SEATTLE, Washington (CNN) — More than 1,400 Seattle Public Schools students are still at risk of being excluded from school if they don’t provide verified vaccination records by Wednesday, school system spokesman Tim Robinson said.
That’s down from last month when 2,200 needed to update their records. Robinson said he expects the number will keep declining as the January 8 deadline approaches.
Per state law, student records must reflect updated immunization status by Jan. 8 or students cannot attend school. SPS staff have supported thousands of families in updating their records and will provide free immunization clinics. Read more: https://t.co/whMU1S0jcA #SPSConnects pic.twitter.com/VL40hfOyU6
— Seattle Public Schools (@SeaPubSchools) January 2, 2020
The district — serving more than 50,000 students across 104 schools — sponsored three free immunization clinics since last month, when staff sent out a letter warning parents students would not be able to return without complete vaccination records.
At least 135 students were immunized at those clinics, Robinson said.
This is all following a Washington state law that went into effect over the summer, which says families can’t use personal and philosophical reasons to avoid having their children vaccinated with the MMR (measles, mumps and rubella) vaccine, the state’s department of health said.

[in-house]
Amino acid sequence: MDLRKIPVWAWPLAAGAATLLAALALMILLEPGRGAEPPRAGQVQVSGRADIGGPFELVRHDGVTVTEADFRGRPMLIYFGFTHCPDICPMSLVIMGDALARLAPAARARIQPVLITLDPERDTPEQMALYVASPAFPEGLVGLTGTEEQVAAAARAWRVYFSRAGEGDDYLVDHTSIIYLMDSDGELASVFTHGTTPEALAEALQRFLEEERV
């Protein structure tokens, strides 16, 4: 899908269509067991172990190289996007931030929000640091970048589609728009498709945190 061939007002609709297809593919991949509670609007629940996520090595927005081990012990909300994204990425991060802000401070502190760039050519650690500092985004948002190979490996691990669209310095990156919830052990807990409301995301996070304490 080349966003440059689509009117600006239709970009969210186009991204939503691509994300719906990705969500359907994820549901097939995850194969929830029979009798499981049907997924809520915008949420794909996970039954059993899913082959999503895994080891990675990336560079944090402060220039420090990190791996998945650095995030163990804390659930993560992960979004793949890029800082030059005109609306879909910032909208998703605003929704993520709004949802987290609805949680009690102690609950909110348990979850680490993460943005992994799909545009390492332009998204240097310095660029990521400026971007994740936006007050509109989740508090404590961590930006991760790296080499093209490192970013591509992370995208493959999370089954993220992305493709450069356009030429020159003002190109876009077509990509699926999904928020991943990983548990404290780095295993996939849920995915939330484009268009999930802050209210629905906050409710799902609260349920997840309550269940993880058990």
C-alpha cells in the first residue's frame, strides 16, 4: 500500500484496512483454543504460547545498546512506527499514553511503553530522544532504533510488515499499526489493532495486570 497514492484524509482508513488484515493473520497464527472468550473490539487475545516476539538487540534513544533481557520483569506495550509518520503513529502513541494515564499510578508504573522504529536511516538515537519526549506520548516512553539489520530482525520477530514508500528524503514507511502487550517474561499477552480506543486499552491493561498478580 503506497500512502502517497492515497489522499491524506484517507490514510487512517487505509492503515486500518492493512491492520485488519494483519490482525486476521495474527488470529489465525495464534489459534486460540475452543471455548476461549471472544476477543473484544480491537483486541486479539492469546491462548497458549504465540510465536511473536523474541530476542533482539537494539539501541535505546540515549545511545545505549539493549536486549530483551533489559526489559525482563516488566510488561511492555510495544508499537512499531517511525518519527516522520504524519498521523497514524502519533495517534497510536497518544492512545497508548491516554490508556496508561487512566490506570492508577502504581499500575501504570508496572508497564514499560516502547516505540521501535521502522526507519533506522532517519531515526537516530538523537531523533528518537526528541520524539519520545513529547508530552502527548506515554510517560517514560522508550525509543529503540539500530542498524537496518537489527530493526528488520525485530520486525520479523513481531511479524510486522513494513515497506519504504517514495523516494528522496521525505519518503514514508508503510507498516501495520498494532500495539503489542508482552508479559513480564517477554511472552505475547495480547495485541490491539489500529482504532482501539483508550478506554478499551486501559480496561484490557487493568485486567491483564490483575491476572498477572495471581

What happens on January 8
If students do show up for school on January 8 without complete immunization records, Robinson said, they will be pulled out of class by staff members and call their parents or guardians.
If parents can confirm the date the records will be finalized, their children will continue attending class, Robinson said.
But if a student misses school because they’re lacking the proper records, their missed days will be counted as unexcused absences, the school system previously said.
Those absences could be changed to excused once the student has returned to school with updated records, the system said.
Families of students who do not have updated records have already been notified by email, mail and a letter sent home from the student’s school, the school system said in a December news release.
“I think as responsible parents, we all should be responsible for our children,” Marieck Garcia, who said she took her daughter to one of the free clinics, told CNN affiliate KCPQ. “I think that’s important to keep everybody healthy.”
The new state law
The newly signed state law requires that students are fully vaccinated, be in the process of completing immunizations or have a signed Certificate of Exemption — religious or medical exemption, in order to attend school — the school district says.
Under the new law, school staff were required to follow up with children who had personal or philosophical exemptions to the MMR vaccine.
Most students weren’t affected by the change in law, the state’s health department said.
“More than 9 out of 10 kindergartners in Washington are complete with both doses of MMR vaccine, and 96 percent of 6th graders have both doses. These students, along with those who have medical or religious exemptions, will notice no change from the new exemption law,” it said.